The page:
Saturday, September 25, 2021

Center Stage: DEAR EVAN HANSEN and

In Dear Evan Hansen, a painfully lonely depressed teenager accidentally insinuates himself into the life of the family of a dead classmate. A few unfortunate coincidences lets them think he was their suicidal son’s only friend, and the poor kid’s too awkward and inexperienced with human connection to tell them the truth. And that’s the kind of lie that’s hard to unwind if you let it go for even a moment. Besides, he starts to like a feeling of acceptance it brings him. That’s an extremely uncomfortable dynamic, as the fragile high schooler knowingly stakes his emotional well-being on this falsehood, just as surely as his deceased classmate’s mourning family members have done the same unknowingly. The wait for the truth to come out is an unpleasant underlying concern, almost unbearable in its raw potential compounding heartbreak upon heartbreak. You just know it’ll break everyone involved. And yet the whole thing is a musical, with songs from Benj Pasek and Justin Paul, whose work for the catchy Greatest Showman is probably their finest hour. Their kind of soaring pop uplift might make an awkward fit for material that wouldn’t take too much tweaking to imagine as a cold, creepy Michael Haneke feature.

That it somehow worked as a stage musical is something of a theatrical magic trick. Somewhere between the stage lights and spare sets is enough of an abstraction to allow the production to sit with its implications without letting its exposed nerves overwhelm with nagging doubts. On screen, it’s a tougher sit. The close-ups and medium shots invite a closer look at the emotional stakes. And, sure, as slightly mean internet frenzy goes, star Ben Platt, reprising the lead, is now slightly too old to hold the big screen as a believable teenager, especially as the filmmaking makes him somehow look even older. It doesn’t help that his every tic is still playing to the rafters. The rest of the cast is much better, and largely so good at embodying the enormous drama of the moments—Amy Adams, Julianne Moore, Kaitlyn Dever, and Amandla Stenberg, especially selling some tricky moments of tearful connection. The ensemble is doing work imbuing their characters with such depth of feeling that it actually reveals how thin some of the parts are written. Meanwhile, director Stephen Chobsky—whose Wonder and Perks of Being a Wallflower are better movies about young people’s struggles with mental health—shoots it like a glossy indie drama. Every set looks like a showroom; every tear is shown artfully dripping down quivering cheeks. It makes the songs ever-so-slightly out of place, especially as choreography is generally kept to a minimum, and the lyrics then become plainly presented soliloquies.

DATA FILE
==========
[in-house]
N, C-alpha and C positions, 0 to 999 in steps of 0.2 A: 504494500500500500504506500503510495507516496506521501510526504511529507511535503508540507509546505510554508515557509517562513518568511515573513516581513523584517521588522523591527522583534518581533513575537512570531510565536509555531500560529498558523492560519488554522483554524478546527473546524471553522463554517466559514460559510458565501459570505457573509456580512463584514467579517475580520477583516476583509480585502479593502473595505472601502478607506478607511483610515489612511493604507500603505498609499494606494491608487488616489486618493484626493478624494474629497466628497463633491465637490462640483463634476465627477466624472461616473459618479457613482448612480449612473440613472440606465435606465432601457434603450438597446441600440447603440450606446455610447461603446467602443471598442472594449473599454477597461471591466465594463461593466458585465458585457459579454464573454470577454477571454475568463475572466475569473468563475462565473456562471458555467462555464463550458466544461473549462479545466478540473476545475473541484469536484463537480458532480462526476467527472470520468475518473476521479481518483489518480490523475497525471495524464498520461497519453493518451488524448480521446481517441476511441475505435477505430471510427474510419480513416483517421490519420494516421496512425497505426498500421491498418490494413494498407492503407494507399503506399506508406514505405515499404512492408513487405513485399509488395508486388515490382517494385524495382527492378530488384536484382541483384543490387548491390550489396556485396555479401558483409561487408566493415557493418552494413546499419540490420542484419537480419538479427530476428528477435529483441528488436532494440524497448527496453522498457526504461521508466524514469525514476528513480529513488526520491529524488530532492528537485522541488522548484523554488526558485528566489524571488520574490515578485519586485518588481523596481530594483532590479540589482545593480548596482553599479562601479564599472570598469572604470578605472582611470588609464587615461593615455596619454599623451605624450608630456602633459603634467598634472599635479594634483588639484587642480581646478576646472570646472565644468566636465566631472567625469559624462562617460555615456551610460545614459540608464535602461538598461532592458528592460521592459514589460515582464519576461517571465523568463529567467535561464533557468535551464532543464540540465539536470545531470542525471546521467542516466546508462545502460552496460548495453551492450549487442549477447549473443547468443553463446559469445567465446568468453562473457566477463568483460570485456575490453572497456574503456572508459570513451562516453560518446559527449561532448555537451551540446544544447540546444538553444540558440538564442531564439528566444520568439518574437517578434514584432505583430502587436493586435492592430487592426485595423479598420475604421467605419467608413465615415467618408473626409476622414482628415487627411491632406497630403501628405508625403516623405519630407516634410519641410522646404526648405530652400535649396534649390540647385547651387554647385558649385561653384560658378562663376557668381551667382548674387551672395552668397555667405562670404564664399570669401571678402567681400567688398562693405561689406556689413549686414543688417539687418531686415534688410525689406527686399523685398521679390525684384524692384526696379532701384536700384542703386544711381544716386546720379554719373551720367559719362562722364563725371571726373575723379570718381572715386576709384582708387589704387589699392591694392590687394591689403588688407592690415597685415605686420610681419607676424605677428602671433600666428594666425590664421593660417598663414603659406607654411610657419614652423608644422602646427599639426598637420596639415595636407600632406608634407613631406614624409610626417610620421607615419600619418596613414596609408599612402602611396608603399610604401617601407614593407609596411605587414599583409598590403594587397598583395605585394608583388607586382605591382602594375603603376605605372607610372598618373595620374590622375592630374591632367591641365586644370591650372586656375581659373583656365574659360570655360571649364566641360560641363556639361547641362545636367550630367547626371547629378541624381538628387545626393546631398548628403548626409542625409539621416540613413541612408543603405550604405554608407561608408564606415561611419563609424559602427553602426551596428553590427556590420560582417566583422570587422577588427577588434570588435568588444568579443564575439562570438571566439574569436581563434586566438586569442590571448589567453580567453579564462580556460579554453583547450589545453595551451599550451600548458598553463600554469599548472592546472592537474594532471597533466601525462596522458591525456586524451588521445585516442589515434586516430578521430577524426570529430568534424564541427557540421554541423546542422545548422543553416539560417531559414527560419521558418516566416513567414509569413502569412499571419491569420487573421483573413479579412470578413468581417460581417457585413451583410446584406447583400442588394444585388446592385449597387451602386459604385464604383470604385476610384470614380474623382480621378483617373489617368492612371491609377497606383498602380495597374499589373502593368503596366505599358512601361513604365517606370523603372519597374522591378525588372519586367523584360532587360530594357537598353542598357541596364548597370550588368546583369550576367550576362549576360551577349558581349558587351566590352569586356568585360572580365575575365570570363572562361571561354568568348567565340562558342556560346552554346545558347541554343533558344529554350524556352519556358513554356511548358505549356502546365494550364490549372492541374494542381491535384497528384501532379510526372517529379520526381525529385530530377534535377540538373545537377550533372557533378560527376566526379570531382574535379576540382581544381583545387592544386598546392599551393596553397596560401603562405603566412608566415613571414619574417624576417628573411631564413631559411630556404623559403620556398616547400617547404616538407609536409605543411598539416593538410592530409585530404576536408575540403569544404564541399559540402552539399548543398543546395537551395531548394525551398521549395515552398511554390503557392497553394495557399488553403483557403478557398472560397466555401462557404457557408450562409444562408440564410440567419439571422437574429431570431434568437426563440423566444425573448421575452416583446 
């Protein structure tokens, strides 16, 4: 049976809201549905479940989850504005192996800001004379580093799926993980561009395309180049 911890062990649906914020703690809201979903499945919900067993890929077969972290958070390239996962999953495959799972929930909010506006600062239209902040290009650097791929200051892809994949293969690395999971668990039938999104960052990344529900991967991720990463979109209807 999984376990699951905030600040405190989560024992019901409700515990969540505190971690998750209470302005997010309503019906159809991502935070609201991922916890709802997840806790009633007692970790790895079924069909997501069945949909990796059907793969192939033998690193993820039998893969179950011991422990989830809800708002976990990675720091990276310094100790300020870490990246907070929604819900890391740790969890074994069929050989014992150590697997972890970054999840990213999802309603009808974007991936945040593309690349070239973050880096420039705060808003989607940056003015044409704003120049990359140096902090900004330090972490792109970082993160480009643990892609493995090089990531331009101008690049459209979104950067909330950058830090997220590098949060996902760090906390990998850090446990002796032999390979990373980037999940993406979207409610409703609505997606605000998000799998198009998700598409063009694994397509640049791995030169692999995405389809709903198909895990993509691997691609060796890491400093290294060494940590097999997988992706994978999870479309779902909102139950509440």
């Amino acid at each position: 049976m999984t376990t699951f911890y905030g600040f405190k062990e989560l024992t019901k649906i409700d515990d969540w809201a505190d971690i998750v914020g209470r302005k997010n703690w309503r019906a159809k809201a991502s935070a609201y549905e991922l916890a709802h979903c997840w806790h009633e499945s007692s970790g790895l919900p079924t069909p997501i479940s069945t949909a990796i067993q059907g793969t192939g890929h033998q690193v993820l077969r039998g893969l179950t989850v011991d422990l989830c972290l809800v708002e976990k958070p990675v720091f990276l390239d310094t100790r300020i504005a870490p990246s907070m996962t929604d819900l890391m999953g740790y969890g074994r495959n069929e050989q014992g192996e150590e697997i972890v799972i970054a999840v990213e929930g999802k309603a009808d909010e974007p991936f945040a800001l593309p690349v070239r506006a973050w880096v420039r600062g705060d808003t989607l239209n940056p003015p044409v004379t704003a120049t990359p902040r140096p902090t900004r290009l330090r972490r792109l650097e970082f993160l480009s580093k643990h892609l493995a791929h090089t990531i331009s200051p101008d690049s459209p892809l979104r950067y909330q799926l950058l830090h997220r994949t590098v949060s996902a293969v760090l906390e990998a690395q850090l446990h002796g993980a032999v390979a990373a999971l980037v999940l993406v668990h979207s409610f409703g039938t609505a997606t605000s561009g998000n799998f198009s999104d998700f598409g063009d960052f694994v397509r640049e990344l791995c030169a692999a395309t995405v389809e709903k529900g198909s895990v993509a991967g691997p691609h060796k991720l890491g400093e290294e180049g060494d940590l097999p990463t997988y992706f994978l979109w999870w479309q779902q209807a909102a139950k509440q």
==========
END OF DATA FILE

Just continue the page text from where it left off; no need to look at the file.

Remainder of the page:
Some of the plot’s turns look flimsier that way, the outsized feelings pushed down into a too-real-yet-unreal box. And the trims taken to the story tighten the focus on the pitiable Evan’s woebegone mistakes instead of expanding into the larger ramifications for the others. (One needn’t look further than the final number, which has been changed from a group coda to a solo.) This all leads to the final stretch, already slightly shaky on stage, playing out as somewhat inadequate to the task of resolving its messy complications without playing like pat absolution. Too easy it was to shunt the hard work of atonement and grace off screen. It’s one of those instances where the movie version can make one almost see why it was a Broadway hit—a provocative stew of topical ideas about bullying and social media and mental health stirred up with strings and sentimentality—without quite feeling the effect.